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Literacy & Oracy

We recognise that ensuring that learners are literate and numerate is fundamental in enabling them to flourish, thrive and access the next stage of their education, employment or training. The development of learner language and Oracy is a key part of our curriculum as we understand how vital it is for our learners to build confidence in communication skills not only for their time in school but also to prepare them for working life and for making a difference in society.

Students have opportunities to discuss, challenge and build on other points of view and to develop their formality of language to ensure they have the confidence to speak to different audiences. Tier two and Tier three vocabulary is a key part of the curriculum planning which is undertaken by our Faculty Directors and Subject Leaders.

Oracy across the Curriculum
Students will be taught sophisticated skills of effective speaking and listening to enable them to present, debate and perform in a range of contexts, exploiting language to suit a range of audiences and purposes.

Students will demonstrate sensitivity when listening to others, building on others’ views or showing empathy as appropriate.

Academic focus
Opportunities to improve fluency, confidence, use expansive vocabulary as well as adopt active listening skills will be available in every subject area. We recognise that oracy in the classroom should be seen, by both teacher and student, as a valuable activity; access to more demanding concepts is made possible through structured talk opportunities.

Teachers model exceptional oracy in all lessons in order to highlight the specificity and sophistication required in both their subject area and the wider world. Writing should be preceded by and supported by talk, in order that students may more fully realise their intentions.

Oracy can play this role as a catalyst with collaborative learning activities set in place; these activities are also seen as a key strategy to support the bilingual early learners of English and those with speech, language and communication difficulties, to engage in exploring subject specific concepts, texts and ideas.

Enrichment of oracy
Within our community, exceptional oracy skills are highly regarded and rewarded. Students are able to use a range of platforms to ensure their voices are heard and to provide opportunities that prepare them for life outside education.

Debate Mate is also utilised as an intervention for students with attachment and social, emotional and mental health needs, allowing them to grow in confidence and independence through the use of their own voice. We show all our students that their voice is valued and teach them how to express themselves in a way that is suitable for a variety of audiences and purposes.

Creative Education Trust Debate Prize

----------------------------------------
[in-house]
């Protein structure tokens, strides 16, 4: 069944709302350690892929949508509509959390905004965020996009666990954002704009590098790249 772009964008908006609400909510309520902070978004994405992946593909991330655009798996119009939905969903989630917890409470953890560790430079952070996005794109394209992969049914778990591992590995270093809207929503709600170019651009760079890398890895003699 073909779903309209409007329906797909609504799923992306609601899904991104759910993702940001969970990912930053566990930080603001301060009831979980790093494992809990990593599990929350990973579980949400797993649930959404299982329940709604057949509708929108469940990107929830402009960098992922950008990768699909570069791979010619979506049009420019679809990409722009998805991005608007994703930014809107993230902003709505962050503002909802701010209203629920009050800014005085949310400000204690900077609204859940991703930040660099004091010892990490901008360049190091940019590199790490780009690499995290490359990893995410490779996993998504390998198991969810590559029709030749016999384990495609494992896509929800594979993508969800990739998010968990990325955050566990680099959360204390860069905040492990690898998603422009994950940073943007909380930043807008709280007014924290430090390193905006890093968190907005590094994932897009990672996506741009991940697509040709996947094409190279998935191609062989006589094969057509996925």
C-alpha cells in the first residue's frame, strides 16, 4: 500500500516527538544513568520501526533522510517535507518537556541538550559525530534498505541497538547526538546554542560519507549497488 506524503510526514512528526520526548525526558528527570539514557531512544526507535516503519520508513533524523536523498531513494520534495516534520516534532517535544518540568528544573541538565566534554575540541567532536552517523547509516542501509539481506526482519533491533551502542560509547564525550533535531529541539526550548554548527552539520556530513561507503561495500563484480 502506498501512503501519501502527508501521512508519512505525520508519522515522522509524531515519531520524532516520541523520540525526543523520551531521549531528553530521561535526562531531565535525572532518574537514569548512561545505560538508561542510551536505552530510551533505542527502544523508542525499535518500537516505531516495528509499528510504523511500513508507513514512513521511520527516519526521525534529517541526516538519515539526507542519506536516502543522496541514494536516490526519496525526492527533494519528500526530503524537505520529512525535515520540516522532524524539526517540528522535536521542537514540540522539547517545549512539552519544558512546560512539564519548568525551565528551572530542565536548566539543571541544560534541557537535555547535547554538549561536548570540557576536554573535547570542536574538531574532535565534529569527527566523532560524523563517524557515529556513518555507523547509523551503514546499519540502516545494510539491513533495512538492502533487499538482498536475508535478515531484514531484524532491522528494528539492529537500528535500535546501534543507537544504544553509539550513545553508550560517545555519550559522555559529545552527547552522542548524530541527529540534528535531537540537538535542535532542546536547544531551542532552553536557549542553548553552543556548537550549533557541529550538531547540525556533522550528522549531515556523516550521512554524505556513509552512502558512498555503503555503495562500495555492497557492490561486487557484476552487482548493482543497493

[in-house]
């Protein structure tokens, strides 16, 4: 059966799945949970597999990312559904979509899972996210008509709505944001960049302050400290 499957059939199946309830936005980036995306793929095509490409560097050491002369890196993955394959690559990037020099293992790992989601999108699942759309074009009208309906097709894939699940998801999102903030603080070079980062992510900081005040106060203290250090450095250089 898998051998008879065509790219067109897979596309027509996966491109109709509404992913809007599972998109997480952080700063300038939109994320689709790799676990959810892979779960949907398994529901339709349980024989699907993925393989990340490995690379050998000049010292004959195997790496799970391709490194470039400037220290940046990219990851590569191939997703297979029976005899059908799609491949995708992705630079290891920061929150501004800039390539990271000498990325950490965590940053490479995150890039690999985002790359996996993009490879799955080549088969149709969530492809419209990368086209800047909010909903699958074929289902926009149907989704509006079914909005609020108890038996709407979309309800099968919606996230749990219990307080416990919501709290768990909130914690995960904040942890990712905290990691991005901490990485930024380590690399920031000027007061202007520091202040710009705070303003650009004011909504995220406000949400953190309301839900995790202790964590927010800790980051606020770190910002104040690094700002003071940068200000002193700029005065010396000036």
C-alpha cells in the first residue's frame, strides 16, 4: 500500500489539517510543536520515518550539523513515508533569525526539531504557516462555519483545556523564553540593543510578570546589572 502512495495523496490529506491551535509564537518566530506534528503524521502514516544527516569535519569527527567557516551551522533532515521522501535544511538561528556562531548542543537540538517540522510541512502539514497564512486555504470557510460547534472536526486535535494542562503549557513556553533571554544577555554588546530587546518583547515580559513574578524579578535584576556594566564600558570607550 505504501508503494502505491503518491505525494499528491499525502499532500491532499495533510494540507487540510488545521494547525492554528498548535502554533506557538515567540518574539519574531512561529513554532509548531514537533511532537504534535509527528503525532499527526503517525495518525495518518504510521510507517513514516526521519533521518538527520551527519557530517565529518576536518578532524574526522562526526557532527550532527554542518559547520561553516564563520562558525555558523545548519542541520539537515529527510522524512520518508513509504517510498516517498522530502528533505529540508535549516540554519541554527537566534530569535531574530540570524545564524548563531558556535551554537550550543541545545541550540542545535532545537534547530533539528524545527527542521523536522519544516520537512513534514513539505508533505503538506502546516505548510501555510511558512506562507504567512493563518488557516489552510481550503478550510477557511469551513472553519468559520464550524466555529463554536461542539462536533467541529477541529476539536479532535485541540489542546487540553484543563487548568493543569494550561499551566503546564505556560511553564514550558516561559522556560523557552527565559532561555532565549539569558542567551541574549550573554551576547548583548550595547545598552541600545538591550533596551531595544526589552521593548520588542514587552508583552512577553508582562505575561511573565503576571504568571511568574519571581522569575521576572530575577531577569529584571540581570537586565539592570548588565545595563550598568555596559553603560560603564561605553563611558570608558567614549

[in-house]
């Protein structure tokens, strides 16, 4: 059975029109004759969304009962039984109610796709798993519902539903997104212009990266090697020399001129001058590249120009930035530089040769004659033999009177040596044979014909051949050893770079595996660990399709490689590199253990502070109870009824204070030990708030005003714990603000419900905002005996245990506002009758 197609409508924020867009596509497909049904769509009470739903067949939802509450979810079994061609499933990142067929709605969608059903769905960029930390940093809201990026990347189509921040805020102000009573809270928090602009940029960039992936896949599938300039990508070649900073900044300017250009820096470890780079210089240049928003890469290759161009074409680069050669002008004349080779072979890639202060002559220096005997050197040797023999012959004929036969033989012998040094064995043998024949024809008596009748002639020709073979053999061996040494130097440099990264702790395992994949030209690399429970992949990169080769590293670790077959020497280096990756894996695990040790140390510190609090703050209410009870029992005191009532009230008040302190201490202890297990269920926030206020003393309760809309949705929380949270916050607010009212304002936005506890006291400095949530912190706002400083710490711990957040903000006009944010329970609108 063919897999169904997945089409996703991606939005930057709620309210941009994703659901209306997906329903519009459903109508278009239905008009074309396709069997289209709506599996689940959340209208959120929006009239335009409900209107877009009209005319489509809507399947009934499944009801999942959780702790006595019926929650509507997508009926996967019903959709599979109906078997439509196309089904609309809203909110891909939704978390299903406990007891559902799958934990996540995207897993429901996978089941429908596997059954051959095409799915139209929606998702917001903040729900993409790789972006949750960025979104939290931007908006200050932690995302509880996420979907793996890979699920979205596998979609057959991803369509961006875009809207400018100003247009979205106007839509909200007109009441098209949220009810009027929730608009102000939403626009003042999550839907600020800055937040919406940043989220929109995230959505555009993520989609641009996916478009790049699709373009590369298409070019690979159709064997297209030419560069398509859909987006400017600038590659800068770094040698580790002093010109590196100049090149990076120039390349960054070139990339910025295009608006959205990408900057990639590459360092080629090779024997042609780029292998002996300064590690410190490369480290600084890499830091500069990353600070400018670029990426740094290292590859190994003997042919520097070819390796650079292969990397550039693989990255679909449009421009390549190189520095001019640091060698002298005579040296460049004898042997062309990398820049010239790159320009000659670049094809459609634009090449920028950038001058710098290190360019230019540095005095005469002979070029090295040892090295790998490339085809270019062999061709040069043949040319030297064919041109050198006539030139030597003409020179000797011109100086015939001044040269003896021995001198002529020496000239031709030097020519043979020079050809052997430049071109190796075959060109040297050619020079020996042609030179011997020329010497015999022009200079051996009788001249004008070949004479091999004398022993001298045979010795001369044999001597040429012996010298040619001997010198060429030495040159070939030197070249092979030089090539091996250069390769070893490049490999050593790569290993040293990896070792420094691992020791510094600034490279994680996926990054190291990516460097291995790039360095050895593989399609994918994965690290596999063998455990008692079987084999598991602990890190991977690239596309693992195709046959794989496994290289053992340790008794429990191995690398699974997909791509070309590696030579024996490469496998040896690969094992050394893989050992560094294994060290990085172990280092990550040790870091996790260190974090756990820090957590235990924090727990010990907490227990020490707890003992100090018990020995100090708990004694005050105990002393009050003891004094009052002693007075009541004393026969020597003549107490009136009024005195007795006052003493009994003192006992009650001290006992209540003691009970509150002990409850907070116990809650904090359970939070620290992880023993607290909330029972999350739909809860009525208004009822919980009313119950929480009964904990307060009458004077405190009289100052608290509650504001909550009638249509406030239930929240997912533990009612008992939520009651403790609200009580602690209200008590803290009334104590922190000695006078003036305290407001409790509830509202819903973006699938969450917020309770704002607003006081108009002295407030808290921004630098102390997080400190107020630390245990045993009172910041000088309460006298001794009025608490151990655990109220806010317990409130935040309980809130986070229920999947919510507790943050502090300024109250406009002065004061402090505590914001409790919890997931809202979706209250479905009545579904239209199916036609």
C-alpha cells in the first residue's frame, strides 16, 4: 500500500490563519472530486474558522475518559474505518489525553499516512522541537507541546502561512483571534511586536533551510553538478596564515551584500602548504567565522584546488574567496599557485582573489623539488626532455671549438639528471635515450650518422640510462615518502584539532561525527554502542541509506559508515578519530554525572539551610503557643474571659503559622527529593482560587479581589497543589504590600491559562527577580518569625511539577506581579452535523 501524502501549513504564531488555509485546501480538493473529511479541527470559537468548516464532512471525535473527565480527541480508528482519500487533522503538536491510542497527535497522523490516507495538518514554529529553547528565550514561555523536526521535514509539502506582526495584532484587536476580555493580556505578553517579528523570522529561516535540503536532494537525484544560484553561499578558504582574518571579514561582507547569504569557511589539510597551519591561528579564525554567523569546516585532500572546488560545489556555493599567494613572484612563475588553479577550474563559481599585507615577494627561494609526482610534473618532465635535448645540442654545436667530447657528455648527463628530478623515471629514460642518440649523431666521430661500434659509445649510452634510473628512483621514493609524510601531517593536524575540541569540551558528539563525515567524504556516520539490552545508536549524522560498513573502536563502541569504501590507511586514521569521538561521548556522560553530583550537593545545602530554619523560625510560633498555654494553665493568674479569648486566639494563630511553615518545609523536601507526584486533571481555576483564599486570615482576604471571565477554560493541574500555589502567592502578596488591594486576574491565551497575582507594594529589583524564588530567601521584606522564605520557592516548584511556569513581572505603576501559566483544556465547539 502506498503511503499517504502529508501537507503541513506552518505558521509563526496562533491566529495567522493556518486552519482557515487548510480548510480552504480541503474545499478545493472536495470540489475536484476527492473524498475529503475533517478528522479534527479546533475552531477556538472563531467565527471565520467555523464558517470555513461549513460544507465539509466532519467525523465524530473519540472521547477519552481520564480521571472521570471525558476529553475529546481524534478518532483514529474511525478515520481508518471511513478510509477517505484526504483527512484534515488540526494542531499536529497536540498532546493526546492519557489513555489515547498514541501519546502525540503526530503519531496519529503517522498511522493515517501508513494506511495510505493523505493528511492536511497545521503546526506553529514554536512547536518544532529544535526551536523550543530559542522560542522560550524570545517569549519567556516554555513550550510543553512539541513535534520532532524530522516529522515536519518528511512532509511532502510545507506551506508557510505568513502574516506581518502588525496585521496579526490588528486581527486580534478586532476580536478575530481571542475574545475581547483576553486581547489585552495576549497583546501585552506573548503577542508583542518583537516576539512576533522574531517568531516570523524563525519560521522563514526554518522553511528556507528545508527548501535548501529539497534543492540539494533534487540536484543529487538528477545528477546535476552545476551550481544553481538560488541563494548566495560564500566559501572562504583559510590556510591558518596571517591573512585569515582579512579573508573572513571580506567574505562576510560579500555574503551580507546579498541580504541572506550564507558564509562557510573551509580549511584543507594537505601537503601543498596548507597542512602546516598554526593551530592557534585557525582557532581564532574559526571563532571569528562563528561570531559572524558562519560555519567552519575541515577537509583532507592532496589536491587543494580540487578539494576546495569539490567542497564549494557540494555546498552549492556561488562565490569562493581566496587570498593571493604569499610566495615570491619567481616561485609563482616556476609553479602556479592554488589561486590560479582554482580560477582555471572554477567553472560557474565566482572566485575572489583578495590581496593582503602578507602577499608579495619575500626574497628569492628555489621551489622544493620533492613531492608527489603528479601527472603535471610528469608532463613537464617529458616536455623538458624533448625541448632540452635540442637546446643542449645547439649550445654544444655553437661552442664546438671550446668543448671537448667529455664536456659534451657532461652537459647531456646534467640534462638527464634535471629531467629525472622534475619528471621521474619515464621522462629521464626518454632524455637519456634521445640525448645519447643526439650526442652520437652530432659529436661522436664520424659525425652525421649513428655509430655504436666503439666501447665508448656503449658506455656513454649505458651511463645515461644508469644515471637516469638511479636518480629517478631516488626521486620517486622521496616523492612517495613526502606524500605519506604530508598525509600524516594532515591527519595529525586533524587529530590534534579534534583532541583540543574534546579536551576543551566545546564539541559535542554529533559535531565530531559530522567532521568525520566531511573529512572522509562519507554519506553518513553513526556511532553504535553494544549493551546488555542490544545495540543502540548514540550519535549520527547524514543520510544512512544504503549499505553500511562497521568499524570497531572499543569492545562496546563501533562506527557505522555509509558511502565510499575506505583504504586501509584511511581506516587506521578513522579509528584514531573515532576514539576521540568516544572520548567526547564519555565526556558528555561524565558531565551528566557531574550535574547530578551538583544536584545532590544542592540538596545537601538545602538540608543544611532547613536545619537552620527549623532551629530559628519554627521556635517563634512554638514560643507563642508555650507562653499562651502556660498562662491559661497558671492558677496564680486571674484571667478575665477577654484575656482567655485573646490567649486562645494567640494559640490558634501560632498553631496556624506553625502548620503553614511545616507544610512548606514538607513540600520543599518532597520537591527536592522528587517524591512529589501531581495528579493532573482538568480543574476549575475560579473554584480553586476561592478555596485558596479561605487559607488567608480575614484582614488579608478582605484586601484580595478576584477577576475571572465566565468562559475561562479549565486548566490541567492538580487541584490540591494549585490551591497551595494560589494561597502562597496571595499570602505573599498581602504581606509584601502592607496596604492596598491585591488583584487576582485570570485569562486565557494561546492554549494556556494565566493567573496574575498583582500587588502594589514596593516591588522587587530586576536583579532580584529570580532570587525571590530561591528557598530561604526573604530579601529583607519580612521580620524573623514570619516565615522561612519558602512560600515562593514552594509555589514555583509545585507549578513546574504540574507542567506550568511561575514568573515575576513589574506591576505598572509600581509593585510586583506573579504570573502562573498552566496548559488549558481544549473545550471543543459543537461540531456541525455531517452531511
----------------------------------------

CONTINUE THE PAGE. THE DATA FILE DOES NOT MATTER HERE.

Each year, students from Year 9 are given the opportunity to take part in a debate competition with other schools in the Trust. Students can volunteer to be part of the team, with heats taking place to secure places. Students then have the opportunity to have training sessions with a barrister in preparation for their heats before moving on to the event final in London!

Here are some examples of activities that are used to develop oracy in our school:

  • Setting ground rules for speaking and listening in class, such as putting your hand up before speaking, waiting to be chosen, and not interrupting each other.
  • Presentations on a specified subject, or a subject of their own choosing. These could be individual presentations or in pairs or small groups, in front of their class or the whole school in assembly. At the lower end of the school, this is often ‘show and tell,’ while older pupils might make a topic-based presentation.
  • Discussions as a pair, small group or whole class, for example about religious beliefs, story plots, or predicting the outcomes of experiments.
  • Hot seating: a drama technique where one child sits in the ‘hot seat,’ and the other children ask them questions to answer in character.
  • Exploring a text through performance – not just re-enacting what actually happens in the book, but also acting out what characters might do or say in a particular situation.
  • Structured debates, with one group of pupils for and another against a certain topic or question, such as, ‘Is it right to bully a bully?’
  • Putting on class assemblies attended by the rest of the school and often parents.
  • School council meetings, where council members collect questions and concerns from other pupils and present them to their fellow councillors and teachers.
  • Group work, where communication and listening to each other are essential.
  • Older children being play leaders for younger children at breaktimes, explaining the rules of a game and making sure everyone plays correctly and fairly. This encourages oracy skills like expressing opinions, turn-taking and respecting others’ views.